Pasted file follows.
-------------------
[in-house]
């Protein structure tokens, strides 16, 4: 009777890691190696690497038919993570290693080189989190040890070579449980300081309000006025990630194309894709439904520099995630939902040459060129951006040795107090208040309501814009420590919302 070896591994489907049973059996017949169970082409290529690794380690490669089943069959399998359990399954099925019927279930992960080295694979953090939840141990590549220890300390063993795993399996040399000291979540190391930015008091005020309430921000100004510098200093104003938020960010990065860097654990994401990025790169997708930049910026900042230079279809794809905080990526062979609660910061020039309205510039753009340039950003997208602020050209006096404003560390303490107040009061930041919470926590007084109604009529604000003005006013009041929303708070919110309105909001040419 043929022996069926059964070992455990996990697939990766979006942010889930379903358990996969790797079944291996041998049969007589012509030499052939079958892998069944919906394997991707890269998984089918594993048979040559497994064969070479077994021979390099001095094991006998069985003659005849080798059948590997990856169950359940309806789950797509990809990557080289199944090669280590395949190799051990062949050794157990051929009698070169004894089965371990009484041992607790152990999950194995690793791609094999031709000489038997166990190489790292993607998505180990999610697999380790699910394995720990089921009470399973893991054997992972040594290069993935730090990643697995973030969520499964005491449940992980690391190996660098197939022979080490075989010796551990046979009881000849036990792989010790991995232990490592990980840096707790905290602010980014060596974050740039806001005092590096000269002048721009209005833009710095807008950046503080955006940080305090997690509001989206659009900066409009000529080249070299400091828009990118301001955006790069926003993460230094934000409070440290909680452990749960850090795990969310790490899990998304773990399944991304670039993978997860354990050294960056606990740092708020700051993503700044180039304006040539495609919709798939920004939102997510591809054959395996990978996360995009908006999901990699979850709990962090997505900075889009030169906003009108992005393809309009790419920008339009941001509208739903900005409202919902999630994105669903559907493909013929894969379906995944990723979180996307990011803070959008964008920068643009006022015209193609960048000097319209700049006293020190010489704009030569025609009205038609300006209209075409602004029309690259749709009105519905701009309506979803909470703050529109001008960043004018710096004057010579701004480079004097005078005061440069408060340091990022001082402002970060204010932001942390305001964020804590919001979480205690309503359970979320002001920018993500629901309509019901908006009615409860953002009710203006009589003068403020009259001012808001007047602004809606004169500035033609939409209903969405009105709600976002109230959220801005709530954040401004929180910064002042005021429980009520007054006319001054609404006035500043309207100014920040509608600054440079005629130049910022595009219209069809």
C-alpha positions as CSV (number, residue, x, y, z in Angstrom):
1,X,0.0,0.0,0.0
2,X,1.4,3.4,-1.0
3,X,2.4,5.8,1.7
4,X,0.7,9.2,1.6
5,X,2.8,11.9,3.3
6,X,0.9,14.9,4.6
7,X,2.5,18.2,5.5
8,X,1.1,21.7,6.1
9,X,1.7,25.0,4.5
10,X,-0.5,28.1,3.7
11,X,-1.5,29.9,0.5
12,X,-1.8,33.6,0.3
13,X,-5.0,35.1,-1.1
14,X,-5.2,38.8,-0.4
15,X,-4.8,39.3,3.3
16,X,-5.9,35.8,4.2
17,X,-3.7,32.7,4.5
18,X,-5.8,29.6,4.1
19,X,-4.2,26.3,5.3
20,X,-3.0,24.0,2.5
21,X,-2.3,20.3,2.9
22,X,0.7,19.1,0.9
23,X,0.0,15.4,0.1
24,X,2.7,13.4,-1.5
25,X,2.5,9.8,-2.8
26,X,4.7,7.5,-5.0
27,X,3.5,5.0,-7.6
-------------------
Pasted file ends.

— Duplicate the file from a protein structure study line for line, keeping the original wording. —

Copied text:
[in-house]
């Protein structure tokens, strides 16, 4: 009777890691190696690497038919993570290693080189989190040890070579449980300081309000006025990630194309894709439904520099995630939902040459060129951006040795107090208040309501814009420590919302 070896591994489907049973059996017949169970082409290529690794380690490669089943069959399998359990399954099925019927279930992960080295694979953090939840141990590549220890300390063993795993399996040399000291979540190391930015008091005020309430921000100004510098200093104003938020960010990065860097654990994401990025790169997708930049910026900042230079279809794809905080990526062979609660910061020039309205510039753009340039950003997208602020050209006096404003560390303490107040009061930041919470926590007084109604009529604000003005006013009041929303708070919110309105909001040419 043929022996069926059964070992455990996990697939990766979006942010889930379903358990996969790797079944291996041998049969007589012509030499052939079958892998069944919906394997991707890269998984089918594993048979040559497994064969070479077994021979390099001095094991006998069985003659005849080798059948590997990856169950359940309806789950797509990809990557080289199944090669280590395949190799051990062949050794157990051929009698070169004894089965371990009484041992607790152990999950194995690793791609094999031709000489038997166990190489790292993607998505180990999610697999380790699910394995720990089921009470399973893991054997992972040594290069993935730090990643697995973030969520499964005491449940992980690391190996660098197939022979080490075989010796551990046979009881000849036990792989010790991995232990490592990980840096707790905290602010980014060596974050740039806001005092590096000269002048721009209005833009710095807008950046503080955006940080305090997690509001989206659009900066409009000529080249070299400091828009990118301001955006790069926003993460230094934000409070440290909680452990749960850090795990969310790490899990998304773990399944991304670039993978997860354990050294960056606990740092708020700051993503700044180039304006040539495609919709798939920004939102997510591809054959395996990978996360995009908006999901990699979850709990962090997505900075889009030169906003009108992005393809309009790419920008339009941001509208739903900005409202919902999630994105669903559907493909013929894969379906995944990723979180996307990011803070959008964008920068643009006022015209193609960048000097319209700049006293020190010489704009030569025609009205038609300006209209075409602004029309690259749709009105519905701009309506979803909470703050529109001008960043004018710096004057010579701004480079004097005078005061440069408060340091990022001082402002970060204010932001942390305001964020804590919001979480205690309503359970979320002001920018993500629901309509019901908006009615409860953002009710203006009589003068403020009259001012808001007047602004809606004169500035033609939409209903969405009105709600976002109230959220801005709530954040401004929180910064002042005021429980009520007054006319001054609404006035500043309207100014920040509608600054440079005629130049910022595009219209069809």
C-alpha positions as CSV (number, residue, x, y, z in Angstrom):
1,X,0.0,0.0,0.0
2,X,1.4,3.4,-1.0
3,X,2.4,5.8,1.7
4,X,0.7,9.2,1.6
5,X,2.8,11.9,3.3
6,X,0.9,14.9,4.6
7,X,2.5,18.2,5.5
8,X,1.1,21.7,6.1
9,X,1.7,25.0,4.5
10,X,-0.5,28.1,3.7
11,X,-1.5,29.9,0.5
12,X,-1.8,33.6,0.3
13,X,-5.0,35.1,-1.1
14,X,-5.2,38.8,-0.4
15,X,-4.8,39.3,3.3
16,X,-5.9,35.8,4.2
17,X,-3.7,32.7,4.5
18,X,-5.8,29.6,4.1
19,X,-4.2,26.3,5.3
20,X,-3.0,24.0,2.5
21,X,-2.3,20.3,2.9
22,X,0.7,19.1,0.9
23,X,0.0,15.4,0.1
24,X,2.7,13.4,-1.5
25,X,2.5,9.8,-2.8
26,X,4.7,7.5,-5.0
27,X,3.5,5.0,-7.6